Discussion in 'NFL Zone' started by Idgit, Aug 8, 2013.
Now they tell us.
Blame the veteran players, who whined and cried during the labor fight, that they needed days off because they were old.
Is there any concrete empirical proof that injuries are higher? I think every year at this time everyone talks about "the most inuries EVER !!" talk. In truth, you currently have 32 teams with 80 man rosters with each man allocted workload in practice and games. This should be when teams have their most injuries, just through the sheer volume of players who are getting exposure. We're also at a time when injuries get more attention because "real" football isn't being playedm and injuries are more notable headline stories than actual game outcomes. Once the season rolls around the injuries and storylines will become so numerous they'll drown each other out through the noise
Great question. Define the problem and check the data first.
I can sort of get on board with it but at the same time I can't.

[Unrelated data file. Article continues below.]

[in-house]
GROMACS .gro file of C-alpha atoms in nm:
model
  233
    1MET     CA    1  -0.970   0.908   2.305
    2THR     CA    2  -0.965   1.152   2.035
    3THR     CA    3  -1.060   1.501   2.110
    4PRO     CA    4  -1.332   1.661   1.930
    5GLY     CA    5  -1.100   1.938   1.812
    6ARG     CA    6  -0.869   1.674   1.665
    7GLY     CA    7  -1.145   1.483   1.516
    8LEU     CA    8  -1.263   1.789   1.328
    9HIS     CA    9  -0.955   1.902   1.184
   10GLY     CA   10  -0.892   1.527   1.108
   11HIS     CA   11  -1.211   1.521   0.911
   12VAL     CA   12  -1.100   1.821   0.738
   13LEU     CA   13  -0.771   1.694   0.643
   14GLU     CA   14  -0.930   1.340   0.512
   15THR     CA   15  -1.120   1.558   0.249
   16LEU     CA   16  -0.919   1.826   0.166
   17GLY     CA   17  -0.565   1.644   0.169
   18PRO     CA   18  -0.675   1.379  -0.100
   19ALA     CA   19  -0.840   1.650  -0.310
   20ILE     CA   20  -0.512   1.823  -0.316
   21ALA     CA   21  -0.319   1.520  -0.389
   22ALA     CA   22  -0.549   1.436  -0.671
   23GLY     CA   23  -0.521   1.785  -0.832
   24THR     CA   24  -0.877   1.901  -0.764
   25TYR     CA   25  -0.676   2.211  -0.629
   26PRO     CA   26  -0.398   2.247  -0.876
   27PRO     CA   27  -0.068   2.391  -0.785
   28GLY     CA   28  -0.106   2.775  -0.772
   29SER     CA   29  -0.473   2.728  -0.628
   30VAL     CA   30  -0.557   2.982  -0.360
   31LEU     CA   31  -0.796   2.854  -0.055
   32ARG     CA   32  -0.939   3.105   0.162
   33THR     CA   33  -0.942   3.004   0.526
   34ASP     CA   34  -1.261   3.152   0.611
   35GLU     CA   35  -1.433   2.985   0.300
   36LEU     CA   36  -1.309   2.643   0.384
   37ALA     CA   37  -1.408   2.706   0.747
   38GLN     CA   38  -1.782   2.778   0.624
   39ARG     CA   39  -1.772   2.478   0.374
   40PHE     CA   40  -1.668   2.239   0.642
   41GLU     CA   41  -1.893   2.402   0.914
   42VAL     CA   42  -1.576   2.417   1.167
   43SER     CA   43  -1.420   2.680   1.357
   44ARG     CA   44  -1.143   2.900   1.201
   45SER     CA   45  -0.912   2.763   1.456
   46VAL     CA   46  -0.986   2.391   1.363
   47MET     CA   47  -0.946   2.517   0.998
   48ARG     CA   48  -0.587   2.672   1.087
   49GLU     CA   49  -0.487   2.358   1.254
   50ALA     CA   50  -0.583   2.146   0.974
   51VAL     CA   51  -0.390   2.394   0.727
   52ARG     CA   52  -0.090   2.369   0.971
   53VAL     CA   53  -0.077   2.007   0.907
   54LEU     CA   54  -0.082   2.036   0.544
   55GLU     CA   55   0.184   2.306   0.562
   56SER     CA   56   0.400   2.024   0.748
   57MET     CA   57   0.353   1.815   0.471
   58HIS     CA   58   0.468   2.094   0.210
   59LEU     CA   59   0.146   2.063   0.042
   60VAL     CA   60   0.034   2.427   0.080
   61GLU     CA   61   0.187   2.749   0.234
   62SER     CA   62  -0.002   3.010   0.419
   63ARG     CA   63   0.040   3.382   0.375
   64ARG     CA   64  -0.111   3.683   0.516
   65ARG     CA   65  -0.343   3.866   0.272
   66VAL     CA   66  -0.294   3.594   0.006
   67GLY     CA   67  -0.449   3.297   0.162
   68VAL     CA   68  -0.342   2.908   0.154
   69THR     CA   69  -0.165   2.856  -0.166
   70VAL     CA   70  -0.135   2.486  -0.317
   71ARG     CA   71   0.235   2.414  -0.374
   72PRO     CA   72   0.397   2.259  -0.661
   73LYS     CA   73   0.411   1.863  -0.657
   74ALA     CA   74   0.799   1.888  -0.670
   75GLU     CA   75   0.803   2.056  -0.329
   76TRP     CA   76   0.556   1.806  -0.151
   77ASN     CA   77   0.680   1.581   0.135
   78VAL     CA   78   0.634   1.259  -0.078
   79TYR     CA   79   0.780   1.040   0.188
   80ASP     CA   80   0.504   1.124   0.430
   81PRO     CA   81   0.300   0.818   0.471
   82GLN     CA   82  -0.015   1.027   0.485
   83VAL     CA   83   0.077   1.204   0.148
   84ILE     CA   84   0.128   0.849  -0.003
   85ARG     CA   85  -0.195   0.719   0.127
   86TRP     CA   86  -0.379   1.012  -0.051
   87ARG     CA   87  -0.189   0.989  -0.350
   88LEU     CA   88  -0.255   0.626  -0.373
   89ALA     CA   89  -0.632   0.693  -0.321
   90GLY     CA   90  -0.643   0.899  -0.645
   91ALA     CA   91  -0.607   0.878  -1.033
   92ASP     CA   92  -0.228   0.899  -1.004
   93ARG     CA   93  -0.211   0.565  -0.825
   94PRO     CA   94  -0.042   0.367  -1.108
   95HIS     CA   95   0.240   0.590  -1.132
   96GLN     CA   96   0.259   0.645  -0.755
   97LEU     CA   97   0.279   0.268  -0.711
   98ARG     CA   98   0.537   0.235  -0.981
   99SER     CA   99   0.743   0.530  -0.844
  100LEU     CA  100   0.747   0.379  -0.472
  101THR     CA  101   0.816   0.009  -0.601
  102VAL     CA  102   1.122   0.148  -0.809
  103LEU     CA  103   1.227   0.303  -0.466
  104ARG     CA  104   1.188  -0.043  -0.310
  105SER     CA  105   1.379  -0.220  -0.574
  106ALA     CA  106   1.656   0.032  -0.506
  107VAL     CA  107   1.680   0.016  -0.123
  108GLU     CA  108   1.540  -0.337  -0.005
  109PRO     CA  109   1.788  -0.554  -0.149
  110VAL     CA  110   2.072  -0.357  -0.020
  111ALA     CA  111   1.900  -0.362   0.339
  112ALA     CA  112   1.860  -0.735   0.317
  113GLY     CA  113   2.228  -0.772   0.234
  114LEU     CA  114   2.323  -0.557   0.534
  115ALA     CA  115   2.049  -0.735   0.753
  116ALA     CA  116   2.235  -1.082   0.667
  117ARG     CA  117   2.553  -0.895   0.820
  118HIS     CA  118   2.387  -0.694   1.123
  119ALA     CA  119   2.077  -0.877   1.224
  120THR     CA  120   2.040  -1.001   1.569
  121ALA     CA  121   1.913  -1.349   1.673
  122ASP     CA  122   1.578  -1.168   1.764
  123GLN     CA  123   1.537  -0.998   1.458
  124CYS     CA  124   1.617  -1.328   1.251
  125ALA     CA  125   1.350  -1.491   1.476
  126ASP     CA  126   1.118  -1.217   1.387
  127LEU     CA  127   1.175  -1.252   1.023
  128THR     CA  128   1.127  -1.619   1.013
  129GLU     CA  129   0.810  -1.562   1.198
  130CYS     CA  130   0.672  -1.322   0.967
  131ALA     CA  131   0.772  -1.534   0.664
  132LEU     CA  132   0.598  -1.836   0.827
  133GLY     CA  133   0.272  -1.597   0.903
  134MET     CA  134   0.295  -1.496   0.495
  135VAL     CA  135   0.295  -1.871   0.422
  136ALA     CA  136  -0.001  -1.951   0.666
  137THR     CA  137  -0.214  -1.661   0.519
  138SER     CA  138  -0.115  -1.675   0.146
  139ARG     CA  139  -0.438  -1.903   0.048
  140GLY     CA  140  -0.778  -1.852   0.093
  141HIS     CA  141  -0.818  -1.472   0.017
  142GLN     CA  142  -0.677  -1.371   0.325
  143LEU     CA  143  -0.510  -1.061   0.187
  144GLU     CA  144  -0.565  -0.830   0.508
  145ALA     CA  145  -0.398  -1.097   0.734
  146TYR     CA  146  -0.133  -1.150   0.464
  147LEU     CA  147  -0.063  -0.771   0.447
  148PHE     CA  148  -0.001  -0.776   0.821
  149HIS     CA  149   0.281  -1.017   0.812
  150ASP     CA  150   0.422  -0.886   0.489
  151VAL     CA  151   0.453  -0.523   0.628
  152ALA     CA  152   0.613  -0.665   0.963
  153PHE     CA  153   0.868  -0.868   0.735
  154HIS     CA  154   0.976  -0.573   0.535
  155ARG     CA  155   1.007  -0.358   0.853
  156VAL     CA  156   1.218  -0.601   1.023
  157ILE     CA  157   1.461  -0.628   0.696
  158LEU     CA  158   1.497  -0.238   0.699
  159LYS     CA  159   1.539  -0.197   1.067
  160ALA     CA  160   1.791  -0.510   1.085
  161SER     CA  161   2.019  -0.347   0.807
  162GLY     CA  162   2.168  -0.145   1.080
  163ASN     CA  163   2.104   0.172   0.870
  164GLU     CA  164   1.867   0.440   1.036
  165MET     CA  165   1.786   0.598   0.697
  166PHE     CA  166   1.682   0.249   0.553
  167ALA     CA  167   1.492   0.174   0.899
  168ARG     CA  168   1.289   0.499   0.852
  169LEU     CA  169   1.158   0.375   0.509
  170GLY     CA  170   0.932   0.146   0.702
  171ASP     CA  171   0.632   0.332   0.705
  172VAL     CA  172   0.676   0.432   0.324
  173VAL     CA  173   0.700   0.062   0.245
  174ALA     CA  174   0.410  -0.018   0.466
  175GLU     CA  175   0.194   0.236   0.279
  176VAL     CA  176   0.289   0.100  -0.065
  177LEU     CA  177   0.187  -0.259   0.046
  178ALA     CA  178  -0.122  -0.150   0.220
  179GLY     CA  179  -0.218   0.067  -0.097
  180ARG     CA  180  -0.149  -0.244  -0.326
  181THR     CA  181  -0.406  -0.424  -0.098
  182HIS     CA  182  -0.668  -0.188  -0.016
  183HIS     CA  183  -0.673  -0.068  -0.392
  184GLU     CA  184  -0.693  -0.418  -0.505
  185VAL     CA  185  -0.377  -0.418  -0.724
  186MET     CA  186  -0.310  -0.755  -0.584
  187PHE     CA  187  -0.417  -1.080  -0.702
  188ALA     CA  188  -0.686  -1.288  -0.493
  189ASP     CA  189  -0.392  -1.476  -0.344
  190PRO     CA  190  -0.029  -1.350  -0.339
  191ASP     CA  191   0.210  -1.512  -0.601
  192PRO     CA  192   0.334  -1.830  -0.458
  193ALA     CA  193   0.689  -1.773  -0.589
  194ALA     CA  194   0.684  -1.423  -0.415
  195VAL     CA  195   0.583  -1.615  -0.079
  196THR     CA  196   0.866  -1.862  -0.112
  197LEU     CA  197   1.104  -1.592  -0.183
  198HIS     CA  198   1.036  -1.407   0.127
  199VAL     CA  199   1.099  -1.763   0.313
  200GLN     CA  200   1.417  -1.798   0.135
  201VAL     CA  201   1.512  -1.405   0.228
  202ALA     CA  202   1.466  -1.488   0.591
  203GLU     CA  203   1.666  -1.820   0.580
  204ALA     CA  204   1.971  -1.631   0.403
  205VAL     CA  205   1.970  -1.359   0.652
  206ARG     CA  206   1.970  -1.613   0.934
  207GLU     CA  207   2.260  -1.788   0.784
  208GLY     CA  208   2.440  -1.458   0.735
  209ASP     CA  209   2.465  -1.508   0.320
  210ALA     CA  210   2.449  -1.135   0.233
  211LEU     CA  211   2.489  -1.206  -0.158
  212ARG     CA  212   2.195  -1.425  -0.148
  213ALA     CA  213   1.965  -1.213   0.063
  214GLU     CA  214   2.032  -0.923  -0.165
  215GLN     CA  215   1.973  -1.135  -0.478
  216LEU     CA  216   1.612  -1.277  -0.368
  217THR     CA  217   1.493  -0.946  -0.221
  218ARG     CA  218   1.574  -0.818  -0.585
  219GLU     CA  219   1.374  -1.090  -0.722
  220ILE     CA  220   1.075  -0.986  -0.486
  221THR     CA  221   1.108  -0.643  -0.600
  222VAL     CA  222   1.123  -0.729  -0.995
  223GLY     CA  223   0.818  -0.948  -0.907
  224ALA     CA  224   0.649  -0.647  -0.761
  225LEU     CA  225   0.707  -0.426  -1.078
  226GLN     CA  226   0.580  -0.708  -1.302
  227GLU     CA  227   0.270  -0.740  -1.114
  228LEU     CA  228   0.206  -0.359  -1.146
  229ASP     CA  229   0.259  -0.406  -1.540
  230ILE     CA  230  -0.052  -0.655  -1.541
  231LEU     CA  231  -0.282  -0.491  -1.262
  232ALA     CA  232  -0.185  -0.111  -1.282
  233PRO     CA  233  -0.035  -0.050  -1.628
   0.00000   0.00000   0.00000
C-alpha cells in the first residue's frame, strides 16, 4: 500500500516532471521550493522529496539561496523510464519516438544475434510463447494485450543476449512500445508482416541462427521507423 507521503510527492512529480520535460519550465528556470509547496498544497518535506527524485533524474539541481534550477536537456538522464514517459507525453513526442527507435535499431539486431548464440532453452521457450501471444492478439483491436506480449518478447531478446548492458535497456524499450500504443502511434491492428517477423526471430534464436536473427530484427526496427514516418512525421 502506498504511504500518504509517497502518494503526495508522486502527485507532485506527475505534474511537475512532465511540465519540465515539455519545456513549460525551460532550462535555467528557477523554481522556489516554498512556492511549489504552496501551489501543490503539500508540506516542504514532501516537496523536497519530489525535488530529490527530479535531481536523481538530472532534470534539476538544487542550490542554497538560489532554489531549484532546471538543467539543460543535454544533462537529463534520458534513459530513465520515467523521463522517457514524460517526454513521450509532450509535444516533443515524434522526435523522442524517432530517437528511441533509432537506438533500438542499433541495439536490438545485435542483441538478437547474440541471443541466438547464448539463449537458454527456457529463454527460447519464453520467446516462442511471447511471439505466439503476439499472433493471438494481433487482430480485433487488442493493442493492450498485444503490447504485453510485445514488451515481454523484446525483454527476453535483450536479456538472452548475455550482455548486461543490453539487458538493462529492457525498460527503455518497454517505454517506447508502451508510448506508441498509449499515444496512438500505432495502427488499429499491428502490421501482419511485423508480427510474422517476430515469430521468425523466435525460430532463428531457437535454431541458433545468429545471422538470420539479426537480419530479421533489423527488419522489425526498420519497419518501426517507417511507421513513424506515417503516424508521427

I suppose if the guys did nothing but sit around it's possible but I don't believe they do. Maybe linemen but I don't think there's an abnormal amount of linemen going down even though there's way more linemen on the field than any other position.
I think it is the opposite. Every since football has essentially became a 24/7 sport; I think most of the rash of injuries can be attributed to over use injuries as in not getting enough rest, especially for the fast twitch athletes.
I remember someone gave a stat about how RB drastically falloff after a certain amount of career carries. I think the same can be said with catches for a WRs, tackles for Defensive players, etc..
When the old timers played they actually used Training camp to get into shape, now most Football players are in shape year round and most work extremely hard between offseason workouts, mini camps, OTAs, and finally training camp. I think in an effort to keep track of players, the powers are forgetting that rest is equally important along with diet and exercise. $0.02.
I think the injuries have more to do with overtraining and PEDs.
If the extra rest these players are getting during the offseason is the culprit, how come guys weren't dropping like flies in the 60's/70's? Granted, head injuries were dismissed, but they weren't receiving these types of injuries so frequently. And those guys were working a full-time job in the off-season, not working out to the level of these guys do today.
I don't think there's a significant increase in injuries at all. Just media hype blown out of proportion.